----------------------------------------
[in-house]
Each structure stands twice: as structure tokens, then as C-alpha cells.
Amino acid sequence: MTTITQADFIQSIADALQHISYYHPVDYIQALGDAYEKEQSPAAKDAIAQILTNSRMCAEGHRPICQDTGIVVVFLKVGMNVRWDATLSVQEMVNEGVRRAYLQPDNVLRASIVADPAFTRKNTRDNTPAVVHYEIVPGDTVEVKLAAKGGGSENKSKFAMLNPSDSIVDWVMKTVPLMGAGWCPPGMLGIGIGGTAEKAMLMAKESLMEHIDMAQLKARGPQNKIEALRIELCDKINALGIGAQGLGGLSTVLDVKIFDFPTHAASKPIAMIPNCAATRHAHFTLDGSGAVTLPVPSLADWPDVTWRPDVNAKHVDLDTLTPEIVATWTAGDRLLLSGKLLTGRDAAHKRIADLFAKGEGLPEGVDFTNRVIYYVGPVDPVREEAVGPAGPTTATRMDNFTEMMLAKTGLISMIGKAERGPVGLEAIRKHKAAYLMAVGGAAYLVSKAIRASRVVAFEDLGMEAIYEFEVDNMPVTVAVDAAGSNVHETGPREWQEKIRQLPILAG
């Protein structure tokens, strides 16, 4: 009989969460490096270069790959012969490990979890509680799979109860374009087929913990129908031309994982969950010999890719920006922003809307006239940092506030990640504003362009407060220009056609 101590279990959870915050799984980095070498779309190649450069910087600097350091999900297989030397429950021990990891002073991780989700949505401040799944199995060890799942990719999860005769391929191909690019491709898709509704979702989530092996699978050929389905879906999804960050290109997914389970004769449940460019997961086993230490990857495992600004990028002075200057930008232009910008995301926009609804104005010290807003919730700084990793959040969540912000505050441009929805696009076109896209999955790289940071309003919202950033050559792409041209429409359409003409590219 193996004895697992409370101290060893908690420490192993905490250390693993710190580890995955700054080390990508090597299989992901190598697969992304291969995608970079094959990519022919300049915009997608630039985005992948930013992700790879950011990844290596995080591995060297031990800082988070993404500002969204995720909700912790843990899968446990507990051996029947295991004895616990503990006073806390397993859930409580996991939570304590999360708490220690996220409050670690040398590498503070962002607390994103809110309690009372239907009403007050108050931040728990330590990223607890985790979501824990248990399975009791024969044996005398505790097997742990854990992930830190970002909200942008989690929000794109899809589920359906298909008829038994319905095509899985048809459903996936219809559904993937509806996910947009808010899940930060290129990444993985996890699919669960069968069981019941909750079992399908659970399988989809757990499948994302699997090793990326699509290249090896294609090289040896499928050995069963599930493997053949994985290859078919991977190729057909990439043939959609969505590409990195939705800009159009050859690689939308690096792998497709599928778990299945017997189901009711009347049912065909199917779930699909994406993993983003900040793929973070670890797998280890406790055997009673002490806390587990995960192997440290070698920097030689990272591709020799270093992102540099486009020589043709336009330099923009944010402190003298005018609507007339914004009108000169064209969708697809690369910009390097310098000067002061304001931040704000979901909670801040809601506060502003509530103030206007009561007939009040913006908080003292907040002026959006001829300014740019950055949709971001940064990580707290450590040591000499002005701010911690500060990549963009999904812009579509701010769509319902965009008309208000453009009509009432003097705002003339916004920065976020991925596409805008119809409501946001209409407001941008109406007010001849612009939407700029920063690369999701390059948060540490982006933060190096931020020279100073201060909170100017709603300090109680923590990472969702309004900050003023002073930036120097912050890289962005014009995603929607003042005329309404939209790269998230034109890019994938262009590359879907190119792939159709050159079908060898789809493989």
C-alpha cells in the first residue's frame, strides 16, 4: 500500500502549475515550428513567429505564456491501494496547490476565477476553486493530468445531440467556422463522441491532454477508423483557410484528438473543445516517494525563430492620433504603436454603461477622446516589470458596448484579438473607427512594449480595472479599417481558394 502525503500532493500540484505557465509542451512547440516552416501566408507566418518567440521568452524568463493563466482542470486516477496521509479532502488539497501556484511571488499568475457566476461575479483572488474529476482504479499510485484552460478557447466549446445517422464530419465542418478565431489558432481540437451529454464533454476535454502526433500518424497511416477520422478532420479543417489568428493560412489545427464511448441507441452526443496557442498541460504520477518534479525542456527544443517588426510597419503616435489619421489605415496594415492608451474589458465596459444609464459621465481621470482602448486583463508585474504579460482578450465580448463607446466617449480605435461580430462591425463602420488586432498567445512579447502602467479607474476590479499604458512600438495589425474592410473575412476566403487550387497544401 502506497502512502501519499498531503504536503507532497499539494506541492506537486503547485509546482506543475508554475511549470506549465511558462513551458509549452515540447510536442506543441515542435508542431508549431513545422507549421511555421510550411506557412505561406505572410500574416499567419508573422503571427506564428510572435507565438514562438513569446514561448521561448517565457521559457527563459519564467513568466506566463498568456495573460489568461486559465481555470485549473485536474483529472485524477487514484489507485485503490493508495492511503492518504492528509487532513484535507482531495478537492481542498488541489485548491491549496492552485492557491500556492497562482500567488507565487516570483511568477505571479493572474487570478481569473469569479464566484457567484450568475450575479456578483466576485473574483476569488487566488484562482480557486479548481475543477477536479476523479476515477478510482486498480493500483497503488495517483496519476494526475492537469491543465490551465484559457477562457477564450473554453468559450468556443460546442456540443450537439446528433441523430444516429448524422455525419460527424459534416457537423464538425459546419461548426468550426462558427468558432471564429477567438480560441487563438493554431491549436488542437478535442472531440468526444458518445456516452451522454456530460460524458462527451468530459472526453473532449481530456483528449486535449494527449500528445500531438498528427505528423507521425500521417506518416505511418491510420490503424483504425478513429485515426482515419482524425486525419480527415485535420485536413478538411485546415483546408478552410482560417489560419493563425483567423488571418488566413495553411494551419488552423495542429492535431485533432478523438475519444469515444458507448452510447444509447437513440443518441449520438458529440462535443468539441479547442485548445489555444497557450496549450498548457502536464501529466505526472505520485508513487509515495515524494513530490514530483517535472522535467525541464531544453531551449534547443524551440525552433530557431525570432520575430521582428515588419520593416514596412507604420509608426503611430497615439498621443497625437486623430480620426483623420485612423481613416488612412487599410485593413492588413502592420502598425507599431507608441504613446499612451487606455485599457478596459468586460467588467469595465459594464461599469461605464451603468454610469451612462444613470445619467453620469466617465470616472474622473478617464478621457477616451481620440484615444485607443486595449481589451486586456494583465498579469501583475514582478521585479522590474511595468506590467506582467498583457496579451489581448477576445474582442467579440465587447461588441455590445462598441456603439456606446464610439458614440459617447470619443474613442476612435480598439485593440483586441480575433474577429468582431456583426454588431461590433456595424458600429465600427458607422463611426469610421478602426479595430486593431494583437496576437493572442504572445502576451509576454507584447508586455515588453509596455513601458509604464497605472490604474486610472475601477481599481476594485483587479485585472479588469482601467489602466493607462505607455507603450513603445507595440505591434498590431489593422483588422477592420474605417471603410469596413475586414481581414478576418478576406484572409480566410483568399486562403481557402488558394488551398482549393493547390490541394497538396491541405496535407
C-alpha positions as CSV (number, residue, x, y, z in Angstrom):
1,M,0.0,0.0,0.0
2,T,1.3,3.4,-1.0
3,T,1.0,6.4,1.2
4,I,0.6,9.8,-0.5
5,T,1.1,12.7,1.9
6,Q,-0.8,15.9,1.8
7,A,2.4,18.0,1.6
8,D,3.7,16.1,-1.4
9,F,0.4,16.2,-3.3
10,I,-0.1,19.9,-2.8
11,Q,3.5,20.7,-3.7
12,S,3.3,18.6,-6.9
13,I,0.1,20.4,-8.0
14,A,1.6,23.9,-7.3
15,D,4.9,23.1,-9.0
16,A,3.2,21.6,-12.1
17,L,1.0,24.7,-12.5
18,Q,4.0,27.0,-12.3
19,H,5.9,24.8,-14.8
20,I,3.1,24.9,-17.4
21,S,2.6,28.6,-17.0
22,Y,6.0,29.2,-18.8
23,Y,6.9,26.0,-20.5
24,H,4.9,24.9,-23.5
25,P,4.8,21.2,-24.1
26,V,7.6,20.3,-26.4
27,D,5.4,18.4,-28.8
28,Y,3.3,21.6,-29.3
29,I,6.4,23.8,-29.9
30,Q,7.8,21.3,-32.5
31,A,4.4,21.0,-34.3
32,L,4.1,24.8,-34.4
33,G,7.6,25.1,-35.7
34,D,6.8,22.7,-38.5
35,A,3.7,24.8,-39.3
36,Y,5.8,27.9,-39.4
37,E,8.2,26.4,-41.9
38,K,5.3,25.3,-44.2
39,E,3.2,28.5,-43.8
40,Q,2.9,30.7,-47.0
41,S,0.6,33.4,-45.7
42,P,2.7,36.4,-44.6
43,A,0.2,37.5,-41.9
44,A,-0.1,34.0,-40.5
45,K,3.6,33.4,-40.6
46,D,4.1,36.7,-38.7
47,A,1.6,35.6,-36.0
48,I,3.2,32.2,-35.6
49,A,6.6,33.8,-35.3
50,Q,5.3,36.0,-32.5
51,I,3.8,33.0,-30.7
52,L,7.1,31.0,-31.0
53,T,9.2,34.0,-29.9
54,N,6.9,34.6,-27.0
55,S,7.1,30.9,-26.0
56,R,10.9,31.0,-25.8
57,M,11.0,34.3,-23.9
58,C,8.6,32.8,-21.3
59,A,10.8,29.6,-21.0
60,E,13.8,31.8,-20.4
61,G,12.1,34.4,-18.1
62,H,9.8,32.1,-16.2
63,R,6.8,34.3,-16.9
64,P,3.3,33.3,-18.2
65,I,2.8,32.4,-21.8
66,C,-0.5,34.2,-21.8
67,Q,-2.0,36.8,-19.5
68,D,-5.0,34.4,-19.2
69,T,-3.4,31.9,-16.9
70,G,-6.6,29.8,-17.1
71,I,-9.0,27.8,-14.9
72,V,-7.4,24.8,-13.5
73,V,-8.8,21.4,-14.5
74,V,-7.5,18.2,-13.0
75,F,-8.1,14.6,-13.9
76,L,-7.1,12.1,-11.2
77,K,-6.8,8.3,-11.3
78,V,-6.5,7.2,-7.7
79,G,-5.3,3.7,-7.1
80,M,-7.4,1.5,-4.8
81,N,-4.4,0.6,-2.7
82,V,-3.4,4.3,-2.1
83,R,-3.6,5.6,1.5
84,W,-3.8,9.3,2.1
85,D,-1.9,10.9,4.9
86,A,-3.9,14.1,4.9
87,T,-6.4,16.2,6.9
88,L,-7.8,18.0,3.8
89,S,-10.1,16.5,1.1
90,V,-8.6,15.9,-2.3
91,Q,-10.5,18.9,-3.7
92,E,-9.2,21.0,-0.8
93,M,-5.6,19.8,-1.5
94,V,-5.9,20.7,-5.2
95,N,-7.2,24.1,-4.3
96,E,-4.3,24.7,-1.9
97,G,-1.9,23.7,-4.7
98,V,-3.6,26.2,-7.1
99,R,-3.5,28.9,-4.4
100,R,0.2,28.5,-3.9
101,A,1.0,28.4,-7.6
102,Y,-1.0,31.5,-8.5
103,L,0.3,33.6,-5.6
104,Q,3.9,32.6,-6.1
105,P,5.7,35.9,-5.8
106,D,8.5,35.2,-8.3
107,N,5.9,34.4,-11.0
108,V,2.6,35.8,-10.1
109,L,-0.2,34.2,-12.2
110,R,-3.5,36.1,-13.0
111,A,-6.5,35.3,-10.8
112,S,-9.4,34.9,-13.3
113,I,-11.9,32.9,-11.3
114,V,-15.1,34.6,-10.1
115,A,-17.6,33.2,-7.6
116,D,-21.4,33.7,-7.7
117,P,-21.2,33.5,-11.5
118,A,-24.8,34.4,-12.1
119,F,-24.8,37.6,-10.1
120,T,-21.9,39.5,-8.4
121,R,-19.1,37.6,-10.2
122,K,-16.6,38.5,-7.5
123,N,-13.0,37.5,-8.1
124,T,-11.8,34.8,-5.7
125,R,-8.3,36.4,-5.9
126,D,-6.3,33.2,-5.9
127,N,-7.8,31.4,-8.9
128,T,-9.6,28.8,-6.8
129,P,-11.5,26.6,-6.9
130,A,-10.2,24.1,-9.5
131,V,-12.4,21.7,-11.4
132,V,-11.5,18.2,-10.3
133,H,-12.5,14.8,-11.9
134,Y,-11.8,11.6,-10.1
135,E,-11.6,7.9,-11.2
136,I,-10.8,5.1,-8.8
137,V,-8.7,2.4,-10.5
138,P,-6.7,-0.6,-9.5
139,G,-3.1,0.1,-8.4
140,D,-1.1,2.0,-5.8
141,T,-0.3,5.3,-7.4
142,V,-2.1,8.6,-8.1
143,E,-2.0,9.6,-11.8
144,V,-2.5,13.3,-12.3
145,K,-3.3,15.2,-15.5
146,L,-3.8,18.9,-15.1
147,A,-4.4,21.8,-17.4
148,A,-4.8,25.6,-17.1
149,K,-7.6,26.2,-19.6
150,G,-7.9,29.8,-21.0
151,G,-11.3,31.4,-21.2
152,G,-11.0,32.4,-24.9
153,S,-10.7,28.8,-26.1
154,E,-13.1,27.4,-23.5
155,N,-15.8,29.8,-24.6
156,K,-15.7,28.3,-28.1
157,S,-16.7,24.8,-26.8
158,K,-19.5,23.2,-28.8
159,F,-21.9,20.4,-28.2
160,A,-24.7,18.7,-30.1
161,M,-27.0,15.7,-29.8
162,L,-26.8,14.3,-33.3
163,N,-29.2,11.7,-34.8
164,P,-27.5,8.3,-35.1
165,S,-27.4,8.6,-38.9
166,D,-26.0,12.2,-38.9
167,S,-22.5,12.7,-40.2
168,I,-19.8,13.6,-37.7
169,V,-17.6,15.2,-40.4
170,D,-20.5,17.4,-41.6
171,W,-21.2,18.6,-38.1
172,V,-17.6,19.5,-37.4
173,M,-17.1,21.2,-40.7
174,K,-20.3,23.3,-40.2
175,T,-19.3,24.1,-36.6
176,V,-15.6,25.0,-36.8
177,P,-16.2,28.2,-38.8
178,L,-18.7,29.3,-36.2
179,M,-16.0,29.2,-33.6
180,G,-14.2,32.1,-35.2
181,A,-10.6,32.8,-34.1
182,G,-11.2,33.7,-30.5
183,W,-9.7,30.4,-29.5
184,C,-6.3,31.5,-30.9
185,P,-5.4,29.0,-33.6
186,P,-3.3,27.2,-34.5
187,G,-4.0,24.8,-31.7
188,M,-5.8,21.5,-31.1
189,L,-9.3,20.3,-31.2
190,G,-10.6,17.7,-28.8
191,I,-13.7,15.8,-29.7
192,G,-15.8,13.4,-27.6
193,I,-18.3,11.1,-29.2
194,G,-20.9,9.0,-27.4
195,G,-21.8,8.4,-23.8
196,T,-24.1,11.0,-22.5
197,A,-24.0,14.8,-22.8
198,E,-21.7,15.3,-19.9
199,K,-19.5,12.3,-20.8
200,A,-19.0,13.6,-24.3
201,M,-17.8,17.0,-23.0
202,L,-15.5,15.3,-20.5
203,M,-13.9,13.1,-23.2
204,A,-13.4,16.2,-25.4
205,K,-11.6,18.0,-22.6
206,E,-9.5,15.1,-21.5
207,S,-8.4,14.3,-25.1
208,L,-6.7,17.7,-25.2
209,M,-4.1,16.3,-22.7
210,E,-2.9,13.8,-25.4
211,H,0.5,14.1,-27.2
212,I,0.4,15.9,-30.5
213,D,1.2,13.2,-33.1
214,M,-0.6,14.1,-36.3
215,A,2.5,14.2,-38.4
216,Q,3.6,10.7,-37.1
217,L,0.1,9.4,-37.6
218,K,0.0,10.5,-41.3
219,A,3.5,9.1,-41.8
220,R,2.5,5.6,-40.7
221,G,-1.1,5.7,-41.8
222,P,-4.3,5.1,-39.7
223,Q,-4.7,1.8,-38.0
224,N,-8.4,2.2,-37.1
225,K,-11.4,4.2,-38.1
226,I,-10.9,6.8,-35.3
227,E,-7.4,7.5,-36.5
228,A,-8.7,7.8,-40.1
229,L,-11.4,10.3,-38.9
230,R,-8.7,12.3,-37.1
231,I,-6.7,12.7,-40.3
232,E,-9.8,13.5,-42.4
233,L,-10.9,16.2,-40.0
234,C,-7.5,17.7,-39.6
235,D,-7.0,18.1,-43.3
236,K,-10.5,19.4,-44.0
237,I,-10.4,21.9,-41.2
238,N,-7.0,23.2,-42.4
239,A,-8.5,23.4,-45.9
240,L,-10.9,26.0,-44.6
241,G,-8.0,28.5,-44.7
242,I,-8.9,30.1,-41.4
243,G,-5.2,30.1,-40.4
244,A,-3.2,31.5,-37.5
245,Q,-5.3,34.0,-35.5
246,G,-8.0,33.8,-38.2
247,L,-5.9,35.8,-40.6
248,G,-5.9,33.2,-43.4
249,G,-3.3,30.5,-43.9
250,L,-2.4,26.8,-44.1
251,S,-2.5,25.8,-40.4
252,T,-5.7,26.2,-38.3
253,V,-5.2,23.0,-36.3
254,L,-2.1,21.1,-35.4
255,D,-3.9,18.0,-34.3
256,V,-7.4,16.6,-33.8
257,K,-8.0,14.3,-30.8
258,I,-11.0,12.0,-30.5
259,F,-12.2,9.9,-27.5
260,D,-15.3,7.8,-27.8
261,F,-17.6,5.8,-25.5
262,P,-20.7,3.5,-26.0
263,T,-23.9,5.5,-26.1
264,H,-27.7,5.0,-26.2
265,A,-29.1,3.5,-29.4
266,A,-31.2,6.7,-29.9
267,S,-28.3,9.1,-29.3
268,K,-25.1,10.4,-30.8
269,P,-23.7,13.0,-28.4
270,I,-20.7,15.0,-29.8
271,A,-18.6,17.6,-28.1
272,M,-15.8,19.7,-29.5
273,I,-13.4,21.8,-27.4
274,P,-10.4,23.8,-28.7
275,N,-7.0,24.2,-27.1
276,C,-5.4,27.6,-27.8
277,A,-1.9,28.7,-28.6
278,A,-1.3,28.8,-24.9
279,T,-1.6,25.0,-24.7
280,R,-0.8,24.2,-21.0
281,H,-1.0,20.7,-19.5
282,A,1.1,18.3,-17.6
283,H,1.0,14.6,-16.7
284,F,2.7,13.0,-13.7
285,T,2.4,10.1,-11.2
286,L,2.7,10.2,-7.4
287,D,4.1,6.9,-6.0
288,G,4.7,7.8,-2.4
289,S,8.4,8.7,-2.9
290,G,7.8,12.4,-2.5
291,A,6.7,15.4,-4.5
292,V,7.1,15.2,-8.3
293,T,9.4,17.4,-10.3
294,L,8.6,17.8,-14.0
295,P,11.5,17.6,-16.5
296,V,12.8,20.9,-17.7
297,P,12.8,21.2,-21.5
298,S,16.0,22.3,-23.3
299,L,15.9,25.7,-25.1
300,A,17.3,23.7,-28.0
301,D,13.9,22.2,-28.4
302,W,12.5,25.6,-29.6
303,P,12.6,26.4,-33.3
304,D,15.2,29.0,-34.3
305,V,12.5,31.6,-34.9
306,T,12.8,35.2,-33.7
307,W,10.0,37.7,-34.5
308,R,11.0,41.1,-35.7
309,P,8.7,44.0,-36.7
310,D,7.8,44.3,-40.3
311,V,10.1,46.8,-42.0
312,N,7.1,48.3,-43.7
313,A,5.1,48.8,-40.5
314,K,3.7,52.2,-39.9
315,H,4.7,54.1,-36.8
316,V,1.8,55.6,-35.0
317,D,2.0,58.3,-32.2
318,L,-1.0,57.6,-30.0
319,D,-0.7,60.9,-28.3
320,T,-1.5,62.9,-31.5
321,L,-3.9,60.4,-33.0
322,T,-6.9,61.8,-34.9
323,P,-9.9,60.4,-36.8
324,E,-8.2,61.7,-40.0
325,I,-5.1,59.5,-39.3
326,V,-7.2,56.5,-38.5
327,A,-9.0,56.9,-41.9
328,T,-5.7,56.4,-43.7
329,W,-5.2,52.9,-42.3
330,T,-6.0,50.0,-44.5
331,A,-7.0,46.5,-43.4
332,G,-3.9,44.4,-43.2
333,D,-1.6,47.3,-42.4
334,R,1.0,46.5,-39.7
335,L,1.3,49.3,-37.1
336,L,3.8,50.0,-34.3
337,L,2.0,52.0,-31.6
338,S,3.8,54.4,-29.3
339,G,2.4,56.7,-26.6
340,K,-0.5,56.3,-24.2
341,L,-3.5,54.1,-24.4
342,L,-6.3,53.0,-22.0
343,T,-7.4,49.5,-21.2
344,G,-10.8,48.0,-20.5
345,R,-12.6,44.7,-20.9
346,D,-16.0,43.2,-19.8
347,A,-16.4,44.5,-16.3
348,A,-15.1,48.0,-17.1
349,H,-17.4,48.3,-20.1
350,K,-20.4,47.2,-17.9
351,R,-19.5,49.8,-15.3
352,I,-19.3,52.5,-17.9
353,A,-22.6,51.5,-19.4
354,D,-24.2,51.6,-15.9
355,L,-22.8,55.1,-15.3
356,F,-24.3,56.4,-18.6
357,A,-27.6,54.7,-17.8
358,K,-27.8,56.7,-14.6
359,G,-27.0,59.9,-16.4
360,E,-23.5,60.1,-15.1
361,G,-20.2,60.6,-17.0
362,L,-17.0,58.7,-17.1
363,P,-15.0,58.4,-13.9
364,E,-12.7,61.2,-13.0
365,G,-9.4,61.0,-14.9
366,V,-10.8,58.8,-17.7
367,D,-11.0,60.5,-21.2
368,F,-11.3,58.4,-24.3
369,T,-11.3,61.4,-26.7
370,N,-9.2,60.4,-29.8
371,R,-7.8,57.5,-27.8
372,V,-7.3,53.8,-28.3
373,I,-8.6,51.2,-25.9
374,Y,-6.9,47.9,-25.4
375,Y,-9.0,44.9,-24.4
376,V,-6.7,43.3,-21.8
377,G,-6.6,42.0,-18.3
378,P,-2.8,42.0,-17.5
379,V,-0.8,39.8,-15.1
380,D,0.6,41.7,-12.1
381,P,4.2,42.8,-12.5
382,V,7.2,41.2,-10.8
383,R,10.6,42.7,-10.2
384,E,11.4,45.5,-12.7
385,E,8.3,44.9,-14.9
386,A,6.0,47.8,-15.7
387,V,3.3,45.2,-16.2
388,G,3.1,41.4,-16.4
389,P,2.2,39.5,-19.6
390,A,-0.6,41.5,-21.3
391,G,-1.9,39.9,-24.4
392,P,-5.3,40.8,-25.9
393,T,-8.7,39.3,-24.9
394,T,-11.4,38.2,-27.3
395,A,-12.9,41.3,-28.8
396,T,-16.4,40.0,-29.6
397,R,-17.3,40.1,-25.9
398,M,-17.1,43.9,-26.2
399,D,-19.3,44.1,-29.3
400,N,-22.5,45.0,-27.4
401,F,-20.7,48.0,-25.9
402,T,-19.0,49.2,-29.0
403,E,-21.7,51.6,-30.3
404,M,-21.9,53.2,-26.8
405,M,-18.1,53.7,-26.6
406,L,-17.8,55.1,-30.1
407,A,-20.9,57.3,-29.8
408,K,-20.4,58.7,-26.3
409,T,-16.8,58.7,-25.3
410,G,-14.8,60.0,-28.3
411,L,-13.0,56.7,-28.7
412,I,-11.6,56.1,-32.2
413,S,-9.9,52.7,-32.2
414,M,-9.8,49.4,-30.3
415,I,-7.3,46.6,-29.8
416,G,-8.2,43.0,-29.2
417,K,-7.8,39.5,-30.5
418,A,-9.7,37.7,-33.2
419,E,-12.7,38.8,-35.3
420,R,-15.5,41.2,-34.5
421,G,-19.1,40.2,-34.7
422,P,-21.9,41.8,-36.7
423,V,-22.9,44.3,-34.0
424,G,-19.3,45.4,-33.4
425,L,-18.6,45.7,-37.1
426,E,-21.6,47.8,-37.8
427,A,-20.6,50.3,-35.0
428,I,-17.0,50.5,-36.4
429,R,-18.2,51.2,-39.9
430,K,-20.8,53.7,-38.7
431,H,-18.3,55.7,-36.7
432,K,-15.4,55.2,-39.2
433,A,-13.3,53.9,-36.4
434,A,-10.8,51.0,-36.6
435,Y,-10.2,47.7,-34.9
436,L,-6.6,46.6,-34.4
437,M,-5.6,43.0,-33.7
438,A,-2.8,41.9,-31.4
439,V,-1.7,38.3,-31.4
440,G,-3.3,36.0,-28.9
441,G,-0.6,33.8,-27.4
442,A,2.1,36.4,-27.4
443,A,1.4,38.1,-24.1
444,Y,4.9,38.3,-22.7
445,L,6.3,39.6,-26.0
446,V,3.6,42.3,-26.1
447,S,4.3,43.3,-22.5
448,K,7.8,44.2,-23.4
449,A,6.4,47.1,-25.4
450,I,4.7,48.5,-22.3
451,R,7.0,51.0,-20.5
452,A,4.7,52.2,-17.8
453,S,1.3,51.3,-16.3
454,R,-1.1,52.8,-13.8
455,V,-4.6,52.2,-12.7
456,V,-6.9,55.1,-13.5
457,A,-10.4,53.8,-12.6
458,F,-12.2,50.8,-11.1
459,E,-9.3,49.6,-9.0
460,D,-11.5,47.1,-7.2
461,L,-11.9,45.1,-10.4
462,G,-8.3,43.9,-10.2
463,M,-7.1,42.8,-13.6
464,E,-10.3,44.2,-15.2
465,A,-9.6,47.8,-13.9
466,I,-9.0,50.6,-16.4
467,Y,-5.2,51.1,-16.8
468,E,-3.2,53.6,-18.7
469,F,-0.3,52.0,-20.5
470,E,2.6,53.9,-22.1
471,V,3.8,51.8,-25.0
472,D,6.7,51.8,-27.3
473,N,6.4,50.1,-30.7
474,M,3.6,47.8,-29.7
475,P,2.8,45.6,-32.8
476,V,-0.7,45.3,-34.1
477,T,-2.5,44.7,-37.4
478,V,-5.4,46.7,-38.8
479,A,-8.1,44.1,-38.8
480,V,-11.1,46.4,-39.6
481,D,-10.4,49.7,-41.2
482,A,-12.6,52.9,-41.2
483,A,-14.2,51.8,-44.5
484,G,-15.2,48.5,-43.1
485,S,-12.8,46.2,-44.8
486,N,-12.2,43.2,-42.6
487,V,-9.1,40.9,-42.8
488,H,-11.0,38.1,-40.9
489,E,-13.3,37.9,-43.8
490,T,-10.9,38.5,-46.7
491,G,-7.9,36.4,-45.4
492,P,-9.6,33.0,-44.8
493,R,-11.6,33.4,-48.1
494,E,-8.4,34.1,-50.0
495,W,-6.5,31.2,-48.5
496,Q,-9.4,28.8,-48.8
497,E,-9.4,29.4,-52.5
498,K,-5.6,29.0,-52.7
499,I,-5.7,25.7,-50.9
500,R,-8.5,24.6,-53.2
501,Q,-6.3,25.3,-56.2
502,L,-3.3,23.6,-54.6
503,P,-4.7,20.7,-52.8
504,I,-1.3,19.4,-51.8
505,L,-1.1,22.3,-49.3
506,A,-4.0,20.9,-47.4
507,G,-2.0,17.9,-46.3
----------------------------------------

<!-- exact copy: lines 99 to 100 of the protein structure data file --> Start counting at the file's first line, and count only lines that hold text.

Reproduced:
93,M,-5.6,19.8,-1.5
94,V,-5.9,20.7,-5.2